The challenge was how to condense and reinforce all this information, which is presented on graphics panels, through an interactive experience. With the help of Michael Wilson and Chris Weisbart from the Natural History Museum of Los Angeles County, the decision was made to create the making-a-cell interactive. The effort to make the interactive robust also brought into the picture Stan Cohen, a retired Los Alamos physicist and museum volunteer, who helps to produce, maintain, and repair the museum’s computer interactives.
The introduction to the interactive is very frank that no one really knows how life on Earth began, that there are many uncertainties and controversies, and that the interactive presents a general picture that is emerging as researchers from diverse fields put together the pieces of the puzzle.
The making-a-cell interactive uses Arduino (http://www.arduino.cc) to control five steps in making the cell—metabolism, catalysis, memory, encapsulation, and replication. Mounted above the touchscreen, there are five light boxes with captioned photographs from nature. Users activate the light boxes by holding their hands over hand images on the kiosk that hide photosensors. Arduino is described on the team’s website as an open-source electronics prototyping platform, based on flexible, easy-to-use hardware and software, for creating interactive objects or environments. It is rapidly replacing computers to control museum interactives and has put the technology within reach of many more museums with limited in-house technological expertise and budgets.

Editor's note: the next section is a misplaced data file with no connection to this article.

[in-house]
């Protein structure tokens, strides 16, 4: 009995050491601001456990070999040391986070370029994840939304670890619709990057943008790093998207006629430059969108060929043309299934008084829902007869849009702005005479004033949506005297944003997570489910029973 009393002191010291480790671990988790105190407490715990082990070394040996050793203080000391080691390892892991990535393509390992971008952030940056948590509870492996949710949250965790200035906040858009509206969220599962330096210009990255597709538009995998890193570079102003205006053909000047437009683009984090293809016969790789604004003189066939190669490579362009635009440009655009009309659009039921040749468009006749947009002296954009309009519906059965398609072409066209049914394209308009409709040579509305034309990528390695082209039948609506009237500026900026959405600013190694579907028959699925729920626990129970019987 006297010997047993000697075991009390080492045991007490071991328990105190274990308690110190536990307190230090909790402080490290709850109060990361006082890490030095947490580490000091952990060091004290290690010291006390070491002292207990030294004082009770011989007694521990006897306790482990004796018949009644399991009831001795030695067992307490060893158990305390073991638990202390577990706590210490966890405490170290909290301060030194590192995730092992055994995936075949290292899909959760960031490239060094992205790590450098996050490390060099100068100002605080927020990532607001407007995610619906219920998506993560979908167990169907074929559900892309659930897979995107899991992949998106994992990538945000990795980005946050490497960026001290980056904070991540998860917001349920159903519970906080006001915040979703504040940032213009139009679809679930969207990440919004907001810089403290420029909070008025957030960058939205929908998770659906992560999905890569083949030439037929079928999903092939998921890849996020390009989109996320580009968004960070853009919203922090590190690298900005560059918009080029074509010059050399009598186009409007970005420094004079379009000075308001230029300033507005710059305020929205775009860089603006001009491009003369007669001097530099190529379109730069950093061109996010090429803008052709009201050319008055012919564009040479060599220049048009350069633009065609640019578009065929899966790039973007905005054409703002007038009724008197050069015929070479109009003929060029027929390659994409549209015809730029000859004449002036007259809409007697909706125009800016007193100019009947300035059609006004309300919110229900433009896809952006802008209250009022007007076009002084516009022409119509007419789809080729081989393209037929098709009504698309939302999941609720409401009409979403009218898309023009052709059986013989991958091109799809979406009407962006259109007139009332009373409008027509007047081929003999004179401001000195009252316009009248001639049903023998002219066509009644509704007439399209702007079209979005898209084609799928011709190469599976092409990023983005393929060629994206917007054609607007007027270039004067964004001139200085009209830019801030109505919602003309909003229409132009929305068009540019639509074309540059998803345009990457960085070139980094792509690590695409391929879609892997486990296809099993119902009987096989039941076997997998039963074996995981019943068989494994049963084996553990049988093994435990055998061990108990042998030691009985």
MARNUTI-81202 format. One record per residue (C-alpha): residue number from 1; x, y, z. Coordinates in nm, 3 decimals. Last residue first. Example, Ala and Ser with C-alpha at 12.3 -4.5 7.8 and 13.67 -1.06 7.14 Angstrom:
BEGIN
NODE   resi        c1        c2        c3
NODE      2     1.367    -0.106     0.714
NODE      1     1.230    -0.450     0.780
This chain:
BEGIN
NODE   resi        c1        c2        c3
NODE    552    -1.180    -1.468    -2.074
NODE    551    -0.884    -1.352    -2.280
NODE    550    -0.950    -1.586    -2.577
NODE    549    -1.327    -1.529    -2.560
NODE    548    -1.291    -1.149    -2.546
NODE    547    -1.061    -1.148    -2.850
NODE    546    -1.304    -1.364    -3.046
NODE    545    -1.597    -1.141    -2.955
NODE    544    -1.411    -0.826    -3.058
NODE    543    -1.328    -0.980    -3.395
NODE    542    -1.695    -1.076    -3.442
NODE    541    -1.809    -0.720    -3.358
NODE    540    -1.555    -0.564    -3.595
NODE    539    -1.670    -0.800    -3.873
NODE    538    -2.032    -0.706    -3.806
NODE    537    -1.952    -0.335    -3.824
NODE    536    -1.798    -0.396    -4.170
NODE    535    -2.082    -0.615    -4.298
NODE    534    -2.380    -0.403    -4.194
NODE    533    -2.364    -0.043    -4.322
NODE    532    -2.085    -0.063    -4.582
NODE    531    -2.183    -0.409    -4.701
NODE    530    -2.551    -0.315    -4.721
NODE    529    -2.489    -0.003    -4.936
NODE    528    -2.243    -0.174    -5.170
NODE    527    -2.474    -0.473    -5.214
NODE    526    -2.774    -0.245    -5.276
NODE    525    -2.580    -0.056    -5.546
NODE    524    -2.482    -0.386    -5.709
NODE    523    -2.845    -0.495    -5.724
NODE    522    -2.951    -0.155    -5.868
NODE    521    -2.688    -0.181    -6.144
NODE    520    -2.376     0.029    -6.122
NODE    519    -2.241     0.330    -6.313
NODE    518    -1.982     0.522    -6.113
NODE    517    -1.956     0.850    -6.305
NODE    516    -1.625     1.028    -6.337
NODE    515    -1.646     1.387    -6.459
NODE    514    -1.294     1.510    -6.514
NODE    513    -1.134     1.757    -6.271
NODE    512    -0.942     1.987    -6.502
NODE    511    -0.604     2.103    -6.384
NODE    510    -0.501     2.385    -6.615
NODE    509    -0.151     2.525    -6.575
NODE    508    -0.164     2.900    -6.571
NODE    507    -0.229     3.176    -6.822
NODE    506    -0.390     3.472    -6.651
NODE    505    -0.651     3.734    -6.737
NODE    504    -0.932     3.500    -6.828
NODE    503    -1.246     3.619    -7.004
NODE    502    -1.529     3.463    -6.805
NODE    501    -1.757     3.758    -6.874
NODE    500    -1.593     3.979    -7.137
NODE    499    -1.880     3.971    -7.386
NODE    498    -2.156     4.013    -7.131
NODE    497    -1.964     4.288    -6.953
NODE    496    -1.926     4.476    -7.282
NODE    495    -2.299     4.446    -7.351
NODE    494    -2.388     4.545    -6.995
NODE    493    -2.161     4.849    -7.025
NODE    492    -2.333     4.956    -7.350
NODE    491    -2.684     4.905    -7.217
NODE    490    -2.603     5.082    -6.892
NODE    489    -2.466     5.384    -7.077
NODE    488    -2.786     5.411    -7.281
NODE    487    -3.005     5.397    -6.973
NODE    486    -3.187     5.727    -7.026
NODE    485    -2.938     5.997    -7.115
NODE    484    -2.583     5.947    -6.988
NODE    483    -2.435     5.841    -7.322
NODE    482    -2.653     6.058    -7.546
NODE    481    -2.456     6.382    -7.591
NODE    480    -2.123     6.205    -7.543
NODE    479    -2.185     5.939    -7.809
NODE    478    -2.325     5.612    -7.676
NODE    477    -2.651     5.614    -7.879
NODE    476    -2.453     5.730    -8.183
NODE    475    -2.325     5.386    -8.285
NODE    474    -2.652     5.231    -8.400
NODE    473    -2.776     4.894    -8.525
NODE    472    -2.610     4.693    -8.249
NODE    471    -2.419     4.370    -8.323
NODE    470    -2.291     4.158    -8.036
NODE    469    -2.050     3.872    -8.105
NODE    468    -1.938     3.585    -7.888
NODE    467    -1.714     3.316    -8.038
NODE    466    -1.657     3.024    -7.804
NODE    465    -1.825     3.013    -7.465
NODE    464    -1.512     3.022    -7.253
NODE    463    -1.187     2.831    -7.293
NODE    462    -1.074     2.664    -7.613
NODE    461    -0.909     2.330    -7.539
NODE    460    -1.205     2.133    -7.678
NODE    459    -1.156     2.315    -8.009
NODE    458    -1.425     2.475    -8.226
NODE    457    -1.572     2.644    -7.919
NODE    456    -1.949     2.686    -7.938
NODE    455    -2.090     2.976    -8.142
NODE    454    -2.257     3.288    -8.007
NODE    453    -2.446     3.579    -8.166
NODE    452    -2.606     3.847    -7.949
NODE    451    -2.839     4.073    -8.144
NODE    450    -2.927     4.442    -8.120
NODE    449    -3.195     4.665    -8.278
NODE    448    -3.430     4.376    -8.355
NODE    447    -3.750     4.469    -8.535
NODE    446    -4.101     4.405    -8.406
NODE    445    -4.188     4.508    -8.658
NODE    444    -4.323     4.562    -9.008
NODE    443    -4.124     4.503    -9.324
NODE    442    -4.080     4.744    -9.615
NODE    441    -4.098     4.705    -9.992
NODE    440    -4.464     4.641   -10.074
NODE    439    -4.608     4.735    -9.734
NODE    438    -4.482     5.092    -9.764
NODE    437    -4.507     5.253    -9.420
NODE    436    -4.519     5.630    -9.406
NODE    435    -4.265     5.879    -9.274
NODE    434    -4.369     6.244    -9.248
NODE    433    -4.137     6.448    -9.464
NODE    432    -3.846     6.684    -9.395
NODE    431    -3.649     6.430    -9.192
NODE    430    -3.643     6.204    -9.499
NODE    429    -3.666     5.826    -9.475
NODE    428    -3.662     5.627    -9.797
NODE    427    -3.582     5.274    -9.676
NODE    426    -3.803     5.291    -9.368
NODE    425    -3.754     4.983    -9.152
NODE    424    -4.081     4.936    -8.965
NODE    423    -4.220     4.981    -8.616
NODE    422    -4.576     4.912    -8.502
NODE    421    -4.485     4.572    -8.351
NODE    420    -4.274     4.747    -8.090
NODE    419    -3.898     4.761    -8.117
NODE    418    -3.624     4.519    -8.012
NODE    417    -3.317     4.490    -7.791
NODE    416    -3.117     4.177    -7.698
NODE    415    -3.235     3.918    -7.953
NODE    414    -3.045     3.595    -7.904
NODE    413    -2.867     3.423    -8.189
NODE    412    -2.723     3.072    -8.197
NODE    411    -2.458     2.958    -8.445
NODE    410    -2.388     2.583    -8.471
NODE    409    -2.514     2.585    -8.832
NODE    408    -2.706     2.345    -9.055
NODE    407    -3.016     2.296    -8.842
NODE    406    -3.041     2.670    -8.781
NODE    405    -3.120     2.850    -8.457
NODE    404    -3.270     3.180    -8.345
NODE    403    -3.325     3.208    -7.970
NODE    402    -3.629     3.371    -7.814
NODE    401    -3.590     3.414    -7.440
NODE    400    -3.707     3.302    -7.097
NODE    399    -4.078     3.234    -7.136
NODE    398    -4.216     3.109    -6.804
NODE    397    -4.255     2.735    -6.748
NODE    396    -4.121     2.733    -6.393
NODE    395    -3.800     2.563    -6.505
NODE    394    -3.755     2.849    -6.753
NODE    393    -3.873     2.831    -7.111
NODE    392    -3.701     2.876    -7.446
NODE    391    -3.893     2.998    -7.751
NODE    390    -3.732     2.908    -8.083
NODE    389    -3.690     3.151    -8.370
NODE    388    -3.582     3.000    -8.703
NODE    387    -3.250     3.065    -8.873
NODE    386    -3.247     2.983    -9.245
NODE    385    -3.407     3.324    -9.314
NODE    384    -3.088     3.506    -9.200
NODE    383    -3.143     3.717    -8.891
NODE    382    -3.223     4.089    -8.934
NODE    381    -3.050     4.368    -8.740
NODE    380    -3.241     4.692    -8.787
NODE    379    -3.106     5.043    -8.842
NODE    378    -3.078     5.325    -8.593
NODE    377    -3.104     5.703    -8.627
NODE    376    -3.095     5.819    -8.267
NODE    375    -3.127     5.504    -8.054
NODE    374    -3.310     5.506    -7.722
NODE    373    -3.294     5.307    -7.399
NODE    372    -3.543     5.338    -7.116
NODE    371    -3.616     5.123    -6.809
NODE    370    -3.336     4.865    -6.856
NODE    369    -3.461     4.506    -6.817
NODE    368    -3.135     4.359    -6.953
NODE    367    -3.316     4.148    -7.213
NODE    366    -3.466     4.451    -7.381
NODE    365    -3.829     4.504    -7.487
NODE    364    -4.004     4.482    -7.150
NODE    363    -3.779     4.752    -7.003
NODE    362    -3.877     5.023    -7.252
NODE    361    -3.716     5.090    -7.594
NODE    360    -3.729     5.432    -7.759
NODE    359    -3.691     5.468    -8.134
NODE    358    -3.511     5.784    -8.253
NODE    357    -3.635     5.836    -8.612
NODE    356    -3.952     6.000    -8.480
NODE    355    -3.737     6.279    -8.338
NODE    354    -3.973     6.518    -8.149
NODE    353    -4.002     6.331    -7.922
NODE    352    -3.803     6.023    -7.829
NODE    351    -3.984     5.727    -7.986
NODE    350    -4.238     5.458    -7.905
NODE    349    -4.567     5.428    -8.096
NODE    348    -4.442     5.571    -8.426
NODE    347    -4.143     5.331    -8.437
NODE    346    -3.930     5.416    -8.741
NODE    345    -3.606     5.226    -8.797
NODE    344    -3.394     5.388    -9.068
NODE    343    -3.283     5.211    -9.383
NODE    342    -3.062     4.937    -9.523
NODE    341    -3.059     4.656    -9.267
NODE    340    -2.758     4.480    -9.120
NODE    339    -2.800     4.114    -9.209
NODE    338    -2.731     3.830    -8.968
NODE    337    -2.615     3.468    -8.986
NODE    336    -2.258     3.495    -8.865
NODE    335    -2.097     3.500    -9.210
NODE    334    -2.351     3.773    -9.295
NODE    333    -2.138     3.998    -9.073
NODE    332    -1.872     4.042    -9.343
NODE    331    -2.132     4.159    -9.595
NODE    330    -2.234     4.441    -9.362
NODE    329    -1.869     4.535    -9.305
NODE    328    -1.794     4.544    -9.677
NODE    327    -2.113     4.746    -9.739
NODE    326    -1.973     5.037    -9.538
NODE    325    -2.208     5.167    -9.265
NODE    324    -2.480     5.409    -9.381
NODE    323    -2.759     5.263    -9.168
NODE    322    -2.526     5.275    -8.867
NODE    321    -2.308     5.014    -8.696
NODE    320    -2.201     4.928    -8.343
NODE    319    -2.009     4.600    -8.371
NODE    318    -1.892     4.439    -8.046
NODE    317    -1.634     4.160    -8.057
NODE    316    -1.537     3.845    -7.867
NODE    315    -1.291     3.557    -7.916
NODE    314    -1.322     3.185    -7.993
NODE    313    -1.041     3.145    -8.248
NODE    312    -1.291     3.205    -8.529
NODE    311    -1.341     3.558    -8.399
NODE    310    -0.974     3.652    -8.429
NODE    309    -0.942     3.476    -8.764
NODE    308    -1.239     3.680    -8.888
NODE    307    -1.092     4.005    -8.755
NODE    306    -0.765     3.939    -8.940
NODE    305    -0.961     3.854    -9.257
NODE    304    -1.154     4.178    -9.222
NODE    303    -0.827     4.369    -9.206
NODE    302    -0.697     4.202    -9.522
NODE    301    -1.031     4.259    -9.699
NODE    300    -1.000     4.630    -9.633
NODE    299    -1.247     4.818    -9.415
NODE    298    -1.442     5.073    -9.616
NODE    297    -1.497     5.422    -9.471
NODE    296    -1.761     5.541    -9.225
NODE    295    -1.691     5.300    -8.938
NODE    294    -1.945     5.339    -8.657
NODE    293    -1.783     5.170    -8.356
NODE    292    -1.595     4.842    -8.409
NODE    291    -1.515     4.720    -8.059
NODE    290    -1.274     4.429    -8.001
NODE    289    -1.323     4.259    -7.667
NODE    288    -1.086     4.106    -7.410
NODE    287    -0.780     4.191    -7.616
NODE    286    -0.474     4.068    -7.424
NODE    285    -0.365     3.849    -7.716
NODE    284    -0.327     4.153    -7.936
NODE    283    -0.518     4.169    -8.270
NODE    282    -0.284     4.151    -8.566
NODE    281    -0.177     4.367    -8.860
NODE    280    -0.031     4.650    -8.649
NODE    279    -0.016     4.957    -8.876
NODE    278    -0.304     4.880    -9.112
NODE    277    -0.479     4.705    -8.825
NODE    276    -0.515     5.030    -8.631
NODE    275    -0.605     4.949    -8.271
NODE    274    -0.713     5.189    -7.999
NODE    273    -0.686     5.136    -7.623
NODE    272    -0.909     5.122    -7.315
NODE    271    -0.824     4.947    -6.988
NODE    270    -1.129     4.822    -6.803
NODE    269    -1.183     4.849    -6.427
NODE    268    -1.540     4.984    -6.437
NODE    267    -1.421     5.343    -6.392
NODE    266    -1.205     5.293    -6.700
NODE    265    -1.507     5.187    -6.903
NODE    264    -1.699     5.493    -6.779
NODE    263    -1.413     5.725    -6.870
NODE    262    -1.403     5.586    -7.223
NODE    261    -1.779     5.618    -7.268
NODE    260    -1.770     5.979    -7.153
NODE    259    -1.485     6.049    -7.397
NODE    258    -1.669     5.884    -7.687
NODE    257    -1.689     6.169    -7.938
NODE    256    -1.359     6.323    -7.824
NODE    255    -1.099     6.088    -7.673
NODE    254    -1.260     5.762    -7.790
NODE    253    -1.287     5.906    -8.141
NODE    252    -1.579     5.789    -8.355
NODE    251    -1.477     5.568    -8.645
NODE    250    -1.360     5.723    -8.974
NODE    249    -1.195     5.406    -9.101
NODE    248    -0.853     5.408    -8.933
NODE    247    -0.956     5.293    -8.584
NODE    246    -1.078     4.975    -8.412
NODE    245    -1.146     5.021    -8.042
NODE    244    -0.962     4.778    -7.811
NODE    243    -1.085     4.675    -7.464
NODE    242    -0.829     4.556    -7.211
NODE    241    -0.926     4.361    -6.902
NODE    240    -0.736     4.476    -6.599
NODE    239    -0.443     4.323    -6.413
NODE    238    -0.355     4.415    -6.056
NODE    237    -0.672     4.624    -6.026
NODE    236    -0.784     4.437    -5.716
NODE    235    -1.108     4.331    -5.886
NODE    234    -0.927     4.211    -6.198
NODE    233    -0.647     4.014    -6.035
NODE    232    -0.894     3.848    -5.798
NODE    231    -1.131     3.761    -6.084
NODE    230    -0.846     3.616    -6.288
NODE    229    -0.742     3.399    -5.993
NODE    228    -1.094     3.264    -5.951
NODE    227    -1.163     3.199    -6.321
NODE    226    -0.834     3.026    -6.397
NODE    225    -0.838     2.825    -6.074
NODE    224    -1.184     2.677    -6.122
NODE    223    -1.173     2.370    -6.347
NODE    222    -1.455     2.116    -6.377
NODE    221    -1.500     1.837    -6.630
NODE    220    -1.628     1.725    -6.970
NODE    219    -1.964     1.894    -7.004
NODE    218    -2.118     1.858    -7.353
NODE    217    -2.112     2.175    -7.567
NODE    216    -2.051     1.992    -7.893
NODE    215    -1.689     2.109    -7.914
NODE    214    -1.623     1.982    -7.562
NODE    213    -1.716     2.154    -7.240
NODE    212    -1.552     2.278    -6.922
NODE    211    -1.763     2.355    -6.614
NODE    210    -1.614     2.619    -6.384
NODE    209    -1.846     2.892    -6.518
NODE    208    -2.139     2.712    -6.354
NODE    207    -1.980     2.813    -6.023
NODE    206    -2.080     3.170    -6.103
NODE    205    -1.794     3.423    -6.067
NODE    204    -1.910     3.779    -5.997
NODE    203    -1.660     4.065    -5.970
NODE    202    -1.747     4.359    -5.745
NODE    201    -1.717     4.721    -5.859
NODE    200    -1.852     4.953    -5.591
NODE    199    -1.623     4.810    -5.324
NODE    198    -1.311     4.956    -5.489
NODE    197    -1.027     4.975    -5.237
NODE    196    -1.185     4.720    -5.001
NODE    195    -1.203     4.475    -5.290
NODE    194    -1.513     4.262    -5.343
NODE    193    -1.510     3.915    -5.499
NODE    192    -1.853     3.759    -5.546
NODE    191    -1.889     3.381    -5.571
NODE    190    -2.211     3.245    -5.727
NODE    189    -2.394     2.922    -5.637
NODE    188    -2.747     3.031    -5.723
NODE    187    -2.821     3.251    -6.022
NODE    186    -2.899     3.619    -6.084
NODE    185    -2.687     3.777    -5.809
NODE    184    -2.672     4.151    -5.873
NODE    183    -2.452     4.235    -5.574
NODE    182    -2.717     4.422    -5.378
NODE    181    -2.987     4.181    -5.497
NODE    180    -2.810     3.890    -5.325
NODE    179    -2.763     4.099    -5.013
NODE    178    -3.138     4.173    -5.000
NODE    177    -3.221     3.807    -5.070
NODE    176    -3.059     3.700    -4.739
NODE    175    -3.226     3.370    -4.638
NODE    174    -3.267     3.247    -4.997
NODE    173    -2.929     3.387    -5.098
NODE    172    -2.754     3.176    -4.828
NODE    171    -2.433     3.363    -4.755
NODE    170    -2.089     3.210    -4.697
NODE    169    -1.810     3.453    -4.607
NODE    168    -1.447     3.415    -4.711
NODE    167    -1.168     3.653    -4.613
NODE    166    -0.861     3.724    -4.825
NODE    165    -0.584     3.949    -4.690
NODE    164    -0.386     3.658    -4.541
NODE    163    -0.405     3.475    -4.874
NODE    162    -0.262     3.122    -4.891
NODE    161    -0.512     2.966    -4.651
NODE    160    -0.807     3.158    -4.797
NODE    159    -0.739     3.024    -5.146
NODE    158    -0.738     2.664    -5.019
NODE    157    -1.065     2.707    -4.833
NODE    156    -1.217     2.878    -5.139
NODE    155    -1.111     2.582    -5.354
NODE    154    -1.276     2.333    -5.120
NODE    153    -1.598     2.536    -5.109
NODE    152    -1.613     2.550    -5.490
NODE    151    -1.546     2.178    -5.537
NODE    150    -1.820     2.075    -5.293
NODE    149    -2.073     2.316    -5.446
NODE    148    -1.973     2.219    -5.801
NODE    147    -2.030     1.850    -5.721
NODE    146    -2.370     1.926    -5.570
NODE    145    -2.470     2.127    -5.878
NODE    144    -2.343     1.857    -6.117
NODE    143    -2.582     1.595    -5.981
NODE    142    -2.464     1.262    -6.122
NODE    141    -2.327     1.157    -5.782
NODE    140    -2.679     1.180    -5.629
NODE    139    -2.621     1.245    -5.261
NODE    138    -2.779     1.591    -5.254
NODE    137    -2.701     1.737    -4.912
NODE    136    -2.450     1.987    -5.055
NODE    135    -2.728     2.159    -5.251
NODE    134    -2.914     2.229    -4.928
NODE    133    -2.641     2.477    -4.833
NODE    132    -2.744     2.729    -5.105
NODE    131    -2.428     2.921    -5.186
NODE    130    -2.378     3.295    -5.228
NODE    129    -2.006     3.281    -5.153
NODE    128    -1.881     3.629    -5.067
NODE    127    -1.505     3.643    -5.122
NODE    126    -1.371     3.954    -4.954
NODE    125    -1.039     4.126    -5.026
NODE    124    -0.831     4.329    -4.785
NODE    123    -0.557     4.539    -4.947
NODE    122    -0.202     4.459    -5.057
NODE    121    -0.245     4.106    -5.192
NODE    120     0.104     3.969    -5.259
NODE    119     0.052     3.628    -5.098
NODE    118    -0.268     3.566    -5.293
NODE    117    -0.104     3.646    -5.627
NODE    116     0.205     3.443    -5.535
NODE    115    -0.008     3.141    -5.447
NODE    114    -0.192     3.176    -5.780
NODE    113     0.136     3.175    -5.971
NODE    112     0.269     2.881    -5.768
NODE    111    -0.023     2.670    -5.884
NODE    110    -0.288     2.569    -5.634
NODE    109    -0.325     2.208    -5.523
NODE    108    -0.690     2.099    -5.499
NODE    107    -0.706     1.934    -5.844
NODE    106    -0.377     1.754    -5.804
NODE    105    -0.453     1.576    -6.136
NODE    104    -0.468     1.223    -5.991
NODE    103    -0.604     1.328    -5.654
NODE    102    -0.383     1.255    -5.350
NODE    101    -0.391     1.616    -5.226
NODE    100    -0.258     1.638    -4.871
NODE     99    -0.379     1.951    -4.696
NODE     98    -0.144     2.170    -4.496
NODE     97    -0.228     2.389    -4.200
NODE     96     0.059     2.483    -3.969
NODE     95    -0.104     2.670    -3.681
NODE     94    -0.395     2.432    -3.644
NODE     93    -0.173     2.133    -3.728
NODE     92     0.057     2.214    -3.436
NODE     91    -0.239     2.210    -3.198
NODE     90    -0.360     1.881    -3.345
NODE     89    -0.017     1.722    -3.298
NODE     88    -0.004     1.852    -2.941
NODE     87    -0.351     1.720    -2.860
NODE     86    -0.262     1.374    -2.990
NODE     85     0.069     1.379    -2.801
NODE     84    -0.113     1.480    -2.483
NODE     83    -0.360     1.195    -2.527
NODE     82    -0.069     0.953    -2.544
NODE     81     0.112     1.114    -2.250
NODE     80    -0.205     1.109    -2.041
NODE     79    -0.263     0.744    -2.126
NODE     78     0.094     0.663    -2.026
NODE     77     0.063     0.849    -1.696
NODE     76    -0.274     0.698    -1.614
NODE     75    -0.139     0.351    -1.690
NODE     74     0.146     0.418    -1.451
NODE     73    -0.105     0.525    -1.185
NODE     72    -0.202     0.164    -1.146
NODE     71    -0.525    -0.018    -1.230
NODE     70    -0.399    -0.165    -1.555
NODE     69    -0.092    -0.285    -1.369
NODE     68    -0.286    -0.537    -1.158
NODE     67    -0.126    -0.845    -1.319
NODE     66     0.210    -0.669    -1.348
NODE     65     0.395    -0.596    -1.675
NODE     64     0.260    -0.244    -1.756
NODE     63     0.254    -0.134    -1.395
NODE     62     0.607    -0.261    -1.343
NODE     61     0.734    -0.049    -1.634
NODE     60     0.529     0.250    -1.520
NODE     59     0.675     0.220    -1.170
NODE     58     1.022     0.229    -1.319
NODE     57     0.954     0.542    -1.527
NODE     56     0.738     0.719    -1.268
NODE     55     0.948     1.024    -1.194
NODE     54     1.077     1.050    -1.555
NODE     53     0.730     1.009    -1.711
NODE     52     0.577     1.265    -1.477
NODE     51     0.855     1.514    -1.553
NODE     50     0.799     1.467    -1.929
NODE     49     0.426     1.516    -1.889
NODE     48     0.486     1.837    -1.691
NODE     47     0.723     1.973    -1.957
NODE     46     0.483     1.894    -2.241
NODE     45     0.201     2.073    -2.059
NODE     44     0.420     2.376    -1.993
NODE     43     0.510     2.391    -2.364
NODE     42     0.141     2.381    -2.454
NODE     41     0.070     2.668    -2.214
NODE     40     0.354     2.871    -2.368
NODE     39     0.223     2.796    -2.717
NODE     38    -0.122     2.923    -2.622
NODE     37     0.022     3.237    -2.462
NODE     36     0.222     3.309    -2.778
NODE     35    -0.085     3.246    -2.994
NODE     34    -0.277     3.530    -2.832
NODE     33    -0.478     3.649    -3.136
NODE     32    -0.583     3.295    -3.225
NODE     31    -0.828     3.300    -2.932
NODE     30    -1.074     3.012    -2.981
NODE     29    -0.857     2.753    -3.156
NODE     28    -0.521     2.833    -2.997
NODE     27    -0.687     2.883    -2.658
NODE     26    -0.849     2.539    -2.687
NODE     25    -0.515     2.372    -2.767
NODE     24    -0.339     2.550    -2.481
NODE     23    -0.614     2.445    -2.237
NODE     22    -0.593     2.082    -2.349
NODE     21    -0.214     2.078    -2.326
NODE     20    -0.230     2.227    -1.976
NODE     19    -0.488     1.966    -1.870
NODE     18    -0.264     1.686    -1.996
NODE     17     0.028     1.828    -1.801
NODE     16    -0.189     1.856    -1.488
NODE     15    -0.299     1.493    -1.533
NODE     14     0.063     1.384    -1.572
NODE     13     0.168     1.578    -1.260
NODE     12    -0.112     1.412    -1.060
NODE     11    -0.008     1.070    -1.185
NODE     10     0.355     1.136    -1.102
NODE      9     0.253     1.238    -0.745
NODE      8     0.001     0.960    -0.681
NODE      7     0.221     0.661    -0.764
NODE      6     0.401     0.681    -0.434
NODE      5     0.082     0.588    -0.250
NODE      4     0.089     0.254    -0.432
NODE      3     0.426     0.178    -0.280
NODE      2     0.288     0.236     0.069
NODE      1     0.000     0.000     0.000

The ongoing scientific quest—Newsfeed kiosk
Discoveries relevant to life’s origin are made daily. Visitors are invited to explore current research on a touchscreen newsfeed kiosk with links to articles from an RSS feed from Science Daily. We are currently working on a better newsfeed kiosk system that will allow display of articles from multiple sources, perhaps using Pipes (http://pipes.yahoo.com/pipes), a free tool from Yahoo.
Education and outreach
Figure 8: Emergence online website
Once the physical exhibit was open to the public, work began on connecting it to classrooms and online audiences. Museum education consultant Selena Connealy is working with museum education staff and classroom teachers to evaluate the exhibit and help create resources for classroom use. The exhibit website serves as a centralized online repository for exhibit content and educational resources. Because most schools in New Mexico lack the bandwidth to access the interactives online, a DVD will be produced and disseminated to classroom teachers.
An exciting outgrowth of the Emergence project was the decision of volunteer Stan Cohen to found the Center for Art and Exhibit Electronics Design (CAEED). This hands-on learning and teaching institute for museum exhibit makers and artists will offer workshops and consultation on the use of electronics, electronic sensors, and controls in exhibits and art installations, with an emphasis on making them robust and easy for museum personnel to maintain (http://caeed.org).